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    not necessarily. i know some people have to use a floppy to get their sata drives recognized, but i never had to, in the 3 computers i've put sata drives into.

    CJ
     
  13. DaveF

    DaveF Moderator
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    For gaming, the X2 will likely perform worse than the normal, single core CPU. And Clinton said his primary use is for gaming.

    Now, if he'll be playing games while running other programs in the background, or does expect to do a lot of general purpose work, then the X2 would be a good choice.
     
  14. Scott L

    Scott L Producer

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  15. SethH

    SethH Cinematographer

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    I based that on one of the reviews on Newegg. I couldn't find independent reviews, so I went with that anecdotal evidence. One reviewer claimed that the "Clawhammer Core performs better than the new San Diego at stock, way better" so it was entirely based on that. I did a quick search at Tom's Hardware, but didn't come up with anything, so I just went with that.
     
  16. Jassen M. West

    Jassen M. West Supporting Actor

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    The x2 might be slightly worse at gaming now but it loses to an FX-55 (an absolute beast) chip by 1-3 frames per second (based on the link provided). If he's getting a non FX-55 chip he should go dual core. For $1300 to be prepared for future games that support dual core is worth it. I know FEAR supports dual core and I expect other games to start supporting it more. Its not like using a dual core will bring games to a crawl. I'd rather be ready for the future.
     
  17. Clinton McClure

    Clinton McClure Casual Enthusiast

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    I would like to go dual core since I'm hearing that a lot of games will be set for it in late 2006 but I'm reading that single core does better on most games currently. I don't multitask so I don't need the extra computing power to run simultaneous applications. I'll have to think about this one. As far as brand, a good Athlon 64 proc should do just fine. (I'd love a FX-57 but all I can do is dream.) I do know I want a 939 socket for future upgradeability.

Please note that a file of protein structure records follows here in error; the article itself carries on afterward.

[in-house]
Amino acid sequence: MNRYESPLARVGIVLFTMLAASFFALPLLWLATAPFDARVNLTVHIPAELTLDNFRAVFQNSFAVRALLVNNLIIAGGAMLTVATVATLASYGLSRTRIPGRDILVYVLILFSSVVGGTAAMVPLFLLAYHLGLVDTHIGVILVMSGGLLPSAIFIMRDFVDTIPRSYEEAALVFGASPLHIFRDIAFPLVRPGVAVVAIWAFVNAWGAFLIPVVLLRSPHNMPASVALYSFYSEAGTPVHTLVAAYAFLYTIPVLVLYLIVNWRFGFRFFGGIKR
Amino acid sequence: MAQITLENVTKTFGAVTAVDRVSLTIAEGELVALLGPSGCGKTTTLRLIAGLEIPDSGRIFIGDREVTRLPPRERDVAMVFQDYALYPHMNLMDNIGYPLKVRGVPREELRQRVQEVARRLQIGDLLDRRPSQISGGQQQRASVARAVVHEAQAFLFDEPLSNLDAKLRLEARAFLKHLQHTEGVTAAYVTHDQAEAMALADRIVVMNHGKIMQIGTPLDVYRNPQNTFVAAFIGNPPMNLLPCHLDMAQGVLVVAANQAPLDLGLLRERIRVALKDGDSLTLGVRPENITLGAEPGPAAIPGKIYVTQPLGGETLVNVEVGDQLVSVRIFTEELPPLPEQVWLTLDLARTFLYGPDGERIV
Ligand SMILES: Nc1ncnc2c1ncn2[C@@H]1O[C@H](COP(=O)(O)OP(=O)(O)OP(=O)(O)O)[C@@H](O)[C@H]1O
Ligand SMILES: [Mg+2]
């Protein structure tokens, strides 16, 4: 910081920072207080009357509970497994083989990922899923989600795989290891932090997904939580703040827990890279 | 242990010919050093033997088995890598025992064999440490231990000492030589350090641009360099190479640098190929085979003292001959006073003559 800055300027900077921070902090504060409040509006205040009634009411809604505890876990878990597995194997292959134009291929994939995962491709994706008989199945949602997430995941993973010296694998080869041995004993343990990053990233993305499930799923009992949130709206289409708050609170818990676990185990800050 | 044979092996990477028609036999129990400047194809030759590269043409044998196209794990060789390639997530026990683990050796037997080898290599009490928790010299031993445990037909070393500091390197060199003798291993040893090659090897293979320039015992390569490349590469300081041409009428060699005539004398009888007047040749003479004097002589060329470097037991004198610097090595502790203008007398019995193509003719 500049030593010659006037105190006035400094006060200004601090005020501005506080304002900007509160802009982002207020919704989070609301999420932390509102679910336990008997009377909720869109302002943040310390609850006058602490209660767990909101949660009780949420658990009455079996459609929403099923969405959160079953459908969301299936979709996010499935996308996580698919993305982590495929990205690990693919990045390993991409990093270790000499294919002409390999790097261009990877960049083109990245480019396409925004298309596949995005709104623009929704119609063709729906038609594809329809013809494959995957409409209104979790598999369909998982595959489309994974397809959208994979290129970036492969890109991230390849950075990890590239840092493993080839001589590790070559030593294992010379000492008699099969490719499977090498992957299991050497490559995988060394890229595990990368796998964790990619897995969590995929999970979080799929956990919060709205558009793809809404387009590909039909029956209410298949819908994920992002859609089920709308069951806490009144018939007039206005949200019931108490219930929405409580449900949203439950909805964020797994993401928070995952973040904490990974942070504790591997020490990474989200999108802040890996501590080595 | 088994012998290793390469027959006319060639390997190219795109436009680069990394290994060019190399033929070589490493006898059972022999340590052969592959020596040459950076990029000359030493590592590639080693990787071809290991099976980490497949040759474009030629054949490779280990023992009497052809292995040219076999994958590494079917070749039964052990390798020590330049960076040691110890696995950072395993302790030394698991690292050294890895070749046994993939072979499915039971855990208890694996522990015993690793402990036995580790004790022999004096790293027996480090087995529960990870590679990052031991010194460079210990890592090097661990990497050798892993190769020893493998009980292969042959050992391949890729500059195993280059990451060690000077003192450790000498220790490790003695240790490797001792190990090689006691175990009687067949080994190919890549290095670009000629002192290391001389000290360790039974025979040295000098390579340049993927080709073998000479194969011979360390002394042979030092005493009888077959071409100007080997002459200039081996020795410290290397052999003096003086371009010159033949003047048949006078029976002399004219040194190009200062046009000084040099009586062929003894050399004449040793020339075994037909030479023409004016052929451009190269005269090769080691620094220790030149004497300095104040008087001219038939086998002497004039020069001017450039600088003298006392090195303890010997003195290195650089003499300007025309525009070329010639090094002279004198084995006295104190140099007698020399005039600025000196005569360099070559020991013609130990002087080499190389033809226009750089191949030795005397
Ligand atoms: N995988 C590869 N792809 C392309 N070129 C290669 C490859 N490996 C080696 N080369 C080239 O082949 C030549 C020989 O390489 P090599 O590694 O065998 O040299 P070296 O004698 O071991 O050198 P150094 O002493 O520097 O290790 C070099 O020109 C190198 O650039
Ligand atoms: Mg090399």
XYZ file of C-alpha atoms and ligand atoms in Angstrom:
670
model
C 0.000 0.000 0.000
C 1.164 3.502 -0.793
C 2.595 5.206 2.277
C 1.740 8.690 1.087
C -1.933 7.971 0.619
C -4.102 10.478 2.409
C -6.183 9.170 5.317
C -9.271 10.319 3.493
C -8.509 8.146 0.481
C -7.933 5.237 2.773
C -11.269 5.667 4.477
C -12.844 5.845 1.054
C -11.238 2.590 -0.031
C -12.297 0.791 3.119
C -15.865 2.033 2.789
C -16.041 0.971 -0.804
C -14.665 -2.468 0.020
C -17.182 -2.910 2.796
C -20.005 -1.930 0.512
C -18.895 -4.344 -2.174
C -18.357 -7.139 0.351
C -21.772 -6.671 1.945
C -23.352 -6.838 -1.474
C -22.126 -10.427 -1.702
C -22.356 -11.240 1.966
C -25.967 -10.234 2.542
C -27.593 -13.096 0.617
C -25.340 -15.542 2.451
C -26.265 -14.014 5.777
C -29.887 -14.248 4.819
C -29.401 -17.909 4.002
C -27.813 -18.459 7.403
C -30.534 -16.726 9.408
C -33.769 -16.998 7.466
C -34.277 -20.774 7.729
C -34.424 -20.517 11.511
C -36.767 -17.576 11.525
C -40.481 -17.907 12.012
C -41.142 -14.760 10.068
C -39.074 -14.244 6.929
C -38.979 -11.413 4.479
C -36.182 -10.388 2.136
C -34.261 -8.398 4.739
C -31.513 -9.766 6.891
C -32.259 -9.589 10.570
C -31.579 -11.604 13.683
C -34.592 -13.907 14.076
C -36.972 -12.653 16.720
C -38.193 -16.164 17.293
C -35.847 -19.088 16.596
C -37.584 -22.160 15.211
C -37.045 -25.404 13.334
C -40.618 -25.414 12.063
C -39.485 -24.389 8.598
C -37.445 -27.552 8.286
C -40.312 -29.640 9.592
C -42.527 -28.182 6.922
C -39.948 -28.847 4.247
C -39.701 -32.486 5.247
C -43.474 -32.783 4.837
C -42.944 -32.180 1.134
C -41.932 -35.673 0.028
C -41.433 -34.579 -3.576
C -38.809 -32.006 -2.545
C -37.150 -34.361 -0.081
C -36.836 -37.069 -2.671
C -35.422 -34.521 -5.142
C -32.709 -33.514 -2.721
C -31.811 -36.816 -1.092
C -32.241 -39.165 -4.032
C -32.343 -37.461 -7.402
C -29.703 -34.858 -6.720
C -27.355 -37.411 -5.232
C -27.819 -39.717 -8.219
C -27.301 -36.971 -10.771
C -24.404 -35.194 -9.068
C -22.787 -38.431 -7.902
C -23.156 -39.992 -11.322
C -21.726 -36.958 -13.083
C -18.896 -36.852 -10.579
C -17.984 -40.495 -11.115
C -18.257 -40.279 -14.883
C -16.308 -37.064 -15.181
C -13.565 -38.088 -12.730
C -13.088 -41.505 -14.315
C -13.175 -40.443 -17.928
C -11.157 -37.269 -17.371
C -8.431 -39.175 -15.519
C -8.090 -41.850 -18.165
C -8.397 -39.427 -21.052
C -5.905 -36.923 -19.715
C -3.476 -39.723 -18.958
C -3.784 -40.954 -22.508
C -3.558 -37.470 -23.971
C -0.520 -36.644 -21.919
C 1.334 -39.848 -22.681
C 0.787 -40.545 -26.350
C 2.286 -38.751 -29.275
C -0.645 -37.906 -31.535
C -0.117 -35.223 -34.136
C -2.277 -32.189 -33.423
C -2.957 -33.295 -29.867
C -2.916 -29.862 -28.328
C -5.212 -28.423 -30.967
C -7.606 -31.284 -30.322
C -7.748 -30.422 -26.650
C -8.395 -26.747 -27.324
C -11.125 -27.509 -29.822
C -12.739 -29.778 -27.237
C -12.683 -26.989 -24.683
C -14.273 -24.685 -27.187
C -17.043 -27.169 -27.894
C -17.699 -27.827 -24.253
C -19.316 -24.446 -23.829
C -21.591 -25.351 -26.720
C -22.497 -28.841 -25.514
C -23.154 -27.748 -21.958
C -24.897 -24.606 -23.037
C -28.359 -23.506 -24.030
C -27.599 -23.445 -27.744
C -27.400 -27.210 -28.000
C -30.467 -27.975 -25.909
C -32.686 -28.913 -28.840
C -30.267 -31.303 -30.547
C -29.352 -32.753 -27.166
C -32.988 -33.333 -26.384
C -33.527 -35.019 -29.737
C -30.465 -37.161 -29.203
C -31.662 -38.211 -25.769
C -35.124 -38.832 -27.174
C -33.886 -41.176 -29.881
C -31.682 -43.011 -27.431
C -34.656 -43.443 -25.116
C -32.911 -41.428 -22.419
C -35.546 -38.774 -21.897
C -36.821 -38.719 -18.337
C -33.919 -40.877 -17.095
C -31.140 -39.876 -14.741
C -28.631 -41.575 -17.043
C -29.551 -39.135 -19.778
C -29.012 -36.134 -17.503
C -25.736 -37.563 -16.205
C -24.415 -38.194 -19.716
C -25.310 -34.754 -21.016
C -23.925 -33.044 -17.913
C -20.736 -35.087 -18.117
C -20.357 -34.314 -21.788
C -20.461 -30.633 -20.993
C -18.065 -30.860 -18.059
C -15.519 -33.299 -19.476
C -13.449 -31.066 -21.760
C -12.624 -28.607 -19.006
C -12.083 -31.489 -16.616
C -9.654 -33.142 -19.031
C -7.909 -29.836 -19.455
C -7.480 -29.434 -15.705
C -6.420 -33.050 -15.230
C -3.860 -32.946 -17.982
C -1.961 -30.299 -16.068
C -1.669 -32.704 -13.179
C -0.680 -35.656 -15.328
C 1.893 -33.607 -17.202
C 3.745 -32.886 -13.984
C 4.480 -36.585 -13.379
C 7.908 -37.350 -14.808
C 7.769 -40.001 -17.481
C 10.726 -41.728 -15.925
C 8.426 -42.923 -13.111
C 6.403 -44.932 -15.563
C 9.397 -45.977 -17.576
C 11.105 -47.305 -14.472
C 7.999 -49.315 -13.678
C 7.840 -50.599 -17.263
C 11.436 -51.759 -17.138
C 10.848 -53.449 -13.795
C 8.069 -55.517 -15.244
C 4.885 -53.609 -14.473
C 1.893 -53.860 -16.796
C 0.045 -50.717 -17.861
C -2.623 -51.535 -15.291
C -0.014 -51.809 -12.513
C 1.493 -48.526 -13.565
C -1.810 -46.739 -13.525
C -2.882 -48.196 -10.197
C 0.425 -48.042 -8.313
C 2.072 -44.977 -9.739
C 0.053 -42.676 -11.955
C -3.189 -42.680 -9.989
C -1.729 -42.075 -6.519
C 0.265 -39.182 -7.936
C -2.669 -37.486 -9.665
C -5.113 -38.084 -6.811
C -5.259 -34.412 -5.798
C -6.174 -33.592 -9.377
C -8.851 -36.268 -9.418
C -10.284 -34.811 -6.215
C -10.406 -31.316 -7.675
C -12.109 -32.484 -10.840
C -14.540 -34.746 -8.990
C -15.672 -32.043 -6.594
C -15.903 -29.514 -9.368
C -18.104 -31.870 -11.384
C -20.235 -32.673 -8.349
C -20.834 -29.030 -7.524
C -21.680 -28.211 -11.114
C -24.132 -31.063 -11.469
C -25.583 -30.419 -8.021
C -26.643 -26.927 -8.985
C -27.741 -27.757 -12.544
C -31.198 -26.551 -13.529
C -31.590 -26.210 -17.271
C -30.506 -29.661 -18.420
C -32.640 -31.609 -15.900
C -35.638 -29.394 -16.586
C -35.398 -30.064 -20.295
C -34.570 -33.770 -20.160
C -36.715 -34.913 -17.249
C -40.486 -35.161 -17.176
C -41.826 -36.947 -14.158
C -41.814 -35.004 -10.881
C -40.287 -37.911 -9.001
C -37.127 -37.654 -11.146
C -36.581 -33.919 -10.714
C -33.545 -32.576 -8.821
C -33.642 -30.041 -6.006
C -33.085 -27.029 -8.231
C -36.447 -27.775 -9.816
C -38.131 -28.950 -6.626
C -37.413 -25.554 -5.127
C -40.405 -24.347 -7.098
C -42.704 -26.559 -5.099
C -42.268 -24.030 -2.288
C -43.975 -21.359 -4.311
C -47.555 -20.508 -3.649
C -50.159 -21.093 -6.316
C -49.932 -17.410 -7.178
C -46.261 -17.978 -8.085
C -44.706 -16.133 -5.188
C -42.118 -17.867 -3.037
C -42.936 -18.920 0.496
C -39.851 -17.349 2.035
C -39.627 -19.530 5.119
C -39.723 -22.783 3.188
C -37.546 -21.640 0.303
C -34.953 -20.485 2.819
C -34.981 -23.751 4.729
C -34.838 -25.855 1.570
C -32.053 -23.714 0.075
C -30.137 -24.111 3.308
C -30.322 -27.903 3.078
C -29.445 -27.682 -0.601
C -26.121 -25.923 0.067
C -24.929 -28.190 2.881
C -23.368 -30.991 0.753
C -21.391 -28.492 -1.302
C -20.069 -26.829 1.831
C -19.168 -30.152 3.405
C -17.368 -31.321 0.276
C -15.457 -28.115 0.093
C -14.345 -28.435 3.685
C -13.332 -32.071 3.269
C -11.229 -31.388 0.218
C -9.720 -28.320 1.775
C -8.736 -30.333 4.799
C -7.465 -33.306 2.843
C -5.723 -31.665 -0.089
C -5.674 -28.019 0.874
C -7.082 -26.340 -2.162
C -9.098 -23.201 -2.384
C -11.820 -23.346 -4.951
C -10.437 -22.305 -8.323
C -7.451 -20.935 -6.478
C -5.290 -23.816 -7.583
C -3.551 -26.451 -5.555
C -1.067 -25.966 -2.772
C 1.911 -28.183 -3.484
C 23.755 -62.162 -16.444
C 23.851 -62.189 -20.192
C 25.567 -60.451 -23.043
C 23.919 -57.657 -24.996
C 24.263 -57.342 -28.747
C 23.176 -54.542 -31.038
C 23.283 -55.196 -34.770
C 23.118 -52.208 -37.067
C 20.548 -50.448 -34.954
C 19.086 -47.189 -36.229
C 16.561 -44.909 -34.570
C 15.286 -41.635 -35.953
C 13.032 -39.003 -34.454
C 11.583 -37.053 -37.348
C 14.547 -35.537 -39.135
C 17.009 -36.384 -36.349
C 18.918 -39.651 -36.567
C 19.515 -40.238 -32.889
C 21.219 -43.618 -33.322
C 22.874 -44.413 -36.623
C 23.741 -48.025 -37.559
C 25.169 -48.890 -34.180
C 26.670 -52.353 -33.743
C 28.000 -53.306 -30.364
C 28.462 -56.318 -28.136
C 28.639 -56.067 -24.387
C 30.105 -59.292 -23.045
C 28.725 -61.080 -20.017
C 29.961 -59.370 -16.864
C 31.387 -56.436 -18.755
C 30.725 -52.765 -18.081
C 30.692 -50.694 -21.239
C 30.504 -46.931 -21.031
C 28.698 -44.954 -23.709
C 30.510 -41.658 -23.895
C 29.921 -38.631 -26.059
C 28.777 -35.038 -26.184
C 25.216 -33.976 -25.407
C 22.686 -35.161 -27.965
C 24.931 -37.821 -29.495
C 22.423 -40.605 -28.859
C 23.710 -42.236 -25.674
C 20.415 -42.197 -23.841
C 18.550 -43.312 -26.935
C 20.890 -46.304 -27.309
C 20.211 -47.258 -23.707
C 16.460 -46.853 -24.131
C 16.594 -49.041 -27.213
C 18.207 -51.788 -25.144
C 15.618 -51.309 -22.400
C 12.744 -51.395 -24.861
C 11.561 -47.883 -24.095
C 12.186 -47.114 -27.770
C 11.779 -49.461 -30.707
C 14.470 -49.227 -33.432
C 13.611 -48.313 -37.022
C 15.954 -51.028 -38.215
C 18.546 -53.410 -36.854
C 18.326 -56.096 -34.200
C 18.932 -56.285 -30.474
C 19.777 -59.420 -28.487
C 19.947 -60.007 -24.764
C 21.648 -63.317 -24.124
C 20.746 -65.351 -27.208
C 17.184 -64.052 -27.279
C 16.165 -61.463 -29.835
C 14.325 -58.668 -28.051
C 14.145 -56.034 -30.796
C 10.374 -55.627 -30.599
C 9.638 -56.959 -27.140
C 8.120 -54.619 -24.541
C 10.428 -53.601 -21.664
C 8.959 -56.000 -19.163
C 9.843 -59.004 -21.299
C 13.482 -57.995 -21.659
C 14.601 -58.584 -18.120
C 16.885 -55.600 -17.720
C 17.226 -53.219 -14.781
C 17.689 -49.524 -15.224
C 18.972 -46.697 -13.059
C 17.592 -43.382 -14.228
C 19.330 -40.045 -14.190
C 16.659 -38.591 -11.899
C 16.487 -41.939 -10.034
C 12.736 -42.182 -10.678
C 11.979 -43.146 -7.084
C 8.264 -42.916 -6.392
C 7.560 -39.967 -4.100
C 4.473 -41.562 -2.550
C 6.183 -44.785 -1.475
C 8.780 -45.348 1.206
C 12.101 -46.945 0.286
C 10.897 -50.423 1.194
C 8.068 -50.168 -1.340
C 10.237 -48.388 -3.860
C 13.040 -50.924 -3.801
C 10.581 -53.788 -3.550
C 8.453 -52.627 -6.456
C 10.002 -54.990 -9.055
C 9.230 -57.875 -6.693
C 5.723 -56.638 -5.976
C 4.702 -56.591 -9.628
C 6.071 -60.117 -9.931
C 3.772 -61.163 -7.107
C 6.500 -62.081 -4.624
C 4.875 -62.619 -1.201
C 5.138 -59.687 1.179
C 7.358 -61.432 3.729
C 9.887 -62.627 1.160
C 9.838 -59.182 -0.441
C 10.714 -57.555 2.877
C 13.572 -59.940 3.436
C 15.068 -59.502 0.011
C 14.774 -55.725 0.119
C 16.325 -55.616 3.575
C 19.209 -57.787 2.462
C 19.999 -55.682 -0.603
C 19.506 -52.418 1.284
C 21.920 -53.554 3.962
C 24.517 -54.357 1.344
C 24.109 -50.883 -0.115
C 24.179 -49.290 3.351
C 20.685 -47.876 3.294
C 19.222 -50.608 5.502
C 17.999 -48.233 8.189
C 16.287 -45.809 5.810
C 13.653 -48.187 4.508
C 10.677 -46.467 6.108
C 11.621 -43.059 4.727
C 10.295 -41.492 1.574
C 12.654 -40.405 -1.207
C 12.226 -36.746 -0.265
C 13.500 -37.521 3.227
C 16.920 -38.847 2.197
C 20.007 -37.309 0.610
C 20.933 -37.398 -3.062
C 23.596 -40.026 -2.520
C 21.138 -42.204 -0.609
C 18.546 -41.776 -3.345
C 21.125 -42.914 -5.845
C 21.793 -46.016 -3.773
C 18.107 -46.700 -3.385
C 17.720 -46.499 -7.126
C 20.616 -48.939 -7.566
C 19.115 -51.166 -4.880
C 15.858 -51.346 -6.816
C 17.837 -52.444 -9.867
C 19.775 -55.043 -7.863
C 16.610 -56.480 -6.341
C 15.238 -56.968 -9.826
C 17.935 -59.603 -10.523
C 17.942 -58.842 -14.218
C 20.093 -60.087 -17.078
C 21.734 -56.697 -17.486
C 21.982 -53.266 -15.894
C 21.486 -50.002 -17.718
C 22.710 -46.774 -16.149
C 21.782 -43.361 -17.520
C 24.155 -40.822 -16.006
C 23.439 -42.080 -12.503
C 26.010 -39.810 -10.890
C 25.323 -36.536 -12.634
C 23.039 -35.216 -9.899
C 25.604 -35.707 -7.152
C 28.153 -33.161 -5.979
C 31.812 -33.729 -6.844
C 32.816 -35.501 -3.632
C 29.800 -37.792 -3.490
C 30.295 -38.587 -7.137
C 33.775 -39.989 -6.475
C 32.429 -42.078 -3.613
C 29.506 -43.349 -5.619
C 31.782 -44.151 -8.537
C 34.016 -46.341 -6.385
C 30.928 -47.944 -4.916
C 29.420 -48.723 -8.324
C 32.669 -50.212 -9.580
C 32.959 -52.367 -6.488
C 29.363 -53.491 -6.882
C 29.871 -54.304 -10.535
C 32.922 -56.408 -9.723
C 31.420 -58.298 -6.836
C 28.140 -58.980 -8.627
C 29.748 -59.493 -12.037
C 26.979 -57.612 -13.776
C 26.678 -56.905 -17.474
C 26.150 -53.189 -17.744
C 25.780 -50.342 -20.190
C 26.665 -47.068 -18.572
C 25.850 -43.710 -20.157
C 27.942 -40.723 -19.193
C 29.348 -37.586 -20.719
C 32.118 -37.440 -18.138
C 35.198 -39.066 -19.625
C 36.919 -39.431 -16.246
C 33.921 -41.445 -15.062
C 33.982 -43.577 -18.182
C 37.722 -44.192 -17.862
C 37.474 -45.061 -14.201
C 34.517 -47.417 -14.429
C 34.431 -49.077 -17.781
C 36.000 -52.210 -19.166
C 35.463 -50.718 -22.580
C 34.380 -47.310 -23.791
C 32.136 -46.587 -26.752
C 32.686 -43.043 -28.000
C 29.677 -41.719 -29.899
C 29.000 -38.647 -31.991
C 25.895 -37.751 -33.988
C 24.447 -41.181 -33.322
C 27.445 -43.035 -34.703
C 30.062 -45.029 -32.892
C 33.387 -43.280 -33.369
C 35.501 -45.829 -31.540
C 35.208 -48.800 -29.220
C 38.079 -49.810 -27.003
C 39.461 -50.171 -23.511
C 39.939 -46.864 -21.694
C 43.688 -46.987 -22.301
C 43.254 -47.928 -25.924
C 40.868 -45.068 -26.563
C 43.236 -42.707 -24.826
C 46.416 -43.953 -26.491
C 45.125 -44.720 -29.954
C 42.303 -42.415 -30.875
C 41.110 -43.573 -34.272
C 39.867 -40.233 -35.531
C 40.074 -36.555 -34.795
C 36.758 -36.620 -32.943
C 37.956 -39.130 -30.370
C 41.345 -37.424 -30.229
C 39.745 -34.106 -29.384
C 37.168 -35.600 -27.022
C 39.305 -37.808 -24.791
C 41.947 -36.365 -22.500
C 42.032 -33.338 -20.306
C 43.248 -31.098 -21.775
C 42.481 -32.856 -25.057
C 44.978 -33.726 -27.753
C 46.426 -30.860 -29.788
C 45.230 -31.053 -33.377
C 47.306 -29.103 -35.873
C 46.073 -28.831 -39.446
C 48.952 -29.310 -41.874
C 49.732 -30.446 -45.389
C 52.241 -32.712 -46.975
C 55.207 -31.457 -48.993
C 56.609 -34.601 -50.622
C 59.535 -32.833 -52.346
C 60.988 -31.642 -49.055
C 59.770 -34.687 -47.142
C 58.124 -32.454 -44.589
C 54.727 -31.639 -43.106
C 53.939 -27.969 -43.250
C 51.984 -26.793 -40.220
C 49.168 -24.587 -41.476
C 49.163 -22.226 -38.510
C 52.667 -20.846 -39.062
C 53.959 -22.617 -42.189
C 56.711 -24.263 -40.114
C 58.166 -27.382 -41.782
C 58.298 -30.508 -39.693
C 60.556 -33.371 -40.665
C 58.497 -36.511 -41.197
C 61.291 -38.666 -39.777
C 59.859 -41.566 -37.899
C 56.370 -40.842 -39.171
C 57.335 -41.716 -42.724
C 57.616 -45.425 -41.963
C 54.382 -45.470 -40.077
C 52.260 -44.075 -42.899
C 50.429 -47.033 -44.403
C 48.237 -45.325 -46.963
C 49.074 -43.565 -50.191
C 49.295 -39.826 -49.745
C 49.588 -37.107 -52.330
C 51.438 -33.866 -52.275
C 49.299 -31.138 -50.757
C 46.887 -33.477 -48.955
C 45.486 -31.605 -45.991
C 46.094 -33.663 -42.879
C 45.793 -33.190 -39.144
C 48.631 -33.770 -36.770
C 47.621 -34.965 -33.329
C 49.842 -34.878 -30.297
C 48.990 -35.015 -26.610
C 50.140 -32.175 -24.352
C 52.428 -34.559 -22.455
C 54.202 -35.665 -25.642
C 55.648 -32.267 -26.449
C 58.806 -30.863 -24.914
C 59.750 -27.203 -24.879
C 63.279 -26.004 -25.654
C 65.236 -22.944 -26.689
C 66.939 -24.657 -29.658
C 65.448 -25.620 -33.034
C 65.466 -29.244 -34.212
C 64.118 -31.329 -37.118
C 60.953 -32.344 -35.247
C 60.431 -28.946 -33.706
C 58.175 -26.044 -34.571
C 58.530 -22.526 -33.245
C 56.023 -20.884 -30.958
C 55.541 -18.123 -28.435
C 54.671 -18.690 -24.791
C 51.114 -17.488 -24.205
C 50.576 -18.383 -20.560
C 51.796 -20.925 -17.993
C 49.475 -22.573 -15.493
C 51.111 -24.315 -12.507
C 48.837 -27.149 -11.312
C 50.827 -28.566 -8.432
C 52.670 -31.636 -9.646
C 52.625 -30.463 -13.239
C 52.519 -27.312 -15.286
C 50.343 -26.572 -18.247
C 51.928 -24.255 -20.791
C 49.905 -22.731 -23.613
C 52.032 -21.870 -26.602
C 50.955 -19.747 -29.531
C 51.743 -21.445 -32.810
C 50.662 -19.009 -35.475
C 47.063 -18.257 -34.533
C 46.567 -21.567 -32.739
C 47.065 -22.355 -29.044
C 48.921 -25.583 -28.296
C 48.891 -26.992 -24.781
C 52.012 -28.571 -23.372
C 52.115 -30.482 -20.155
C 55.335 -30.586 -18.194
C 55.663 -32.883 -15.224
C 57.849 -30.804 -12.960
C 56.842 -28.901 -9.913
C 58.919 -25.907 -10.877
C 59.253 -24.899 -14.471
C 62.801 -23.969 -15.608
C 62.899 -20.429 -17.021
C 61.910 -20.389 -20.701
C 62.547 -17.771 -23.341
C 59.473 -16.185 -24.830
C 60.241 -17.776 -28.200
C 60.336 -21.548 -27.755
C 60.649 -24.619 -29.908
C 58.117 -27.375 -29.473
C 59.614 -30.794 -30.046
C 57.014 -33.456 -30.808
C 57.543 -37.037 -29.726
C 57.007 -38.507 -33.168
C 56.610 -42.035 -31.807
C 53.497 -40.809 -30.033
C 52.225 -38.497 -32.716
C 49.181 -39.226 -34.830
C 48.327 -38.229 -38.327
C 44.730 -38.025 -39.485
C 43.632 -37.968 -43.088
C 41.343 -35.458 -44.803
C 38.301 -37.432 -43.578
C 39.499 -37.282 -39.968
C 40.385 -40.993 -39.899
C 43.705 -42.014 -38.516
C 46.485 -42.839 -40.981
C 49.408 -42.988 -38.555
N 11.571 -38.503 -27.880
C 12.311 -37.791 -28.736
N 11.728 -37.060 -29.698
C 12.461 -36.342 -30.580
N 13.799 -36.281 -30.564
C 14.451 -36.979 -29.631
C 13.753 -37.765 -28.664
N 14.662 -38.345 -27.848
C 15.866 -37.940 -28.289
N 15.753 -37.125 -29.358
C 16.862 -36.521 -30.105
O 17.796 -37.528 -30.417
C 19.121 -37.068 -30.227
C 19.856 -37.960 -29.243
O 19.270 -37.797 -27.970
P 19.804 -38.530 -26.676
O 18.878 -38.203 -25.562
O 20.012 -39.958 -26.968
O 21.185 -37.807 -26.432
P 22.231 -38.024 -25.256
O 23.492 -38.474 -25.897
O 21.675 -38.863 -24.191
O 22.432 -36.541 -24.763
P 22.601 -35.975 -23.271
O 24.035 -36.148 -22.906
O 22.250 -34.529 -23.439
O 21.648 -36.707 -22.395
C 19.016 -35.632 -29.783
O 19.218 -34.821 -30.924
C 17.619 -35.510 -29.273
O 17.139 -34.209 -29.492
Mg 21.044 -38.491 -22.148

The video card will be at least a geforce 6800. I just read a review of the XTX geforce 7800 GTX. Hubba hubba! But with a MSRP floating around $520 I'll most likely stick with a 6800.

    What makes a SATA drive so tricky to install Windows on? All I've ever used are IDE. (Oh yeah, the HDD will need to be about 300g.)
     
  18. SethH

    SethH Cinematographer

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    It's not really tricky, it's just that sometimes they require you to use a floppy drive. It's worth getting SATA for a gaming system though because SATA doesn't have the same CPU overhead that IDE has.

    If you do what I suggested in my first post, your computer will recognize the two drives as one 320GB hard drive.
     
  19. Dennis*G

    Dennis*G Supporting Actor

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    If your not doing raid, and have at least a sp1 windows xp cd-rom, you do not need to worry about a floppy drive when installing on a sata drive.
     
  20. Shane Martin

    Shane Martin Producer

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    False. I had to have a floppy drive for mine.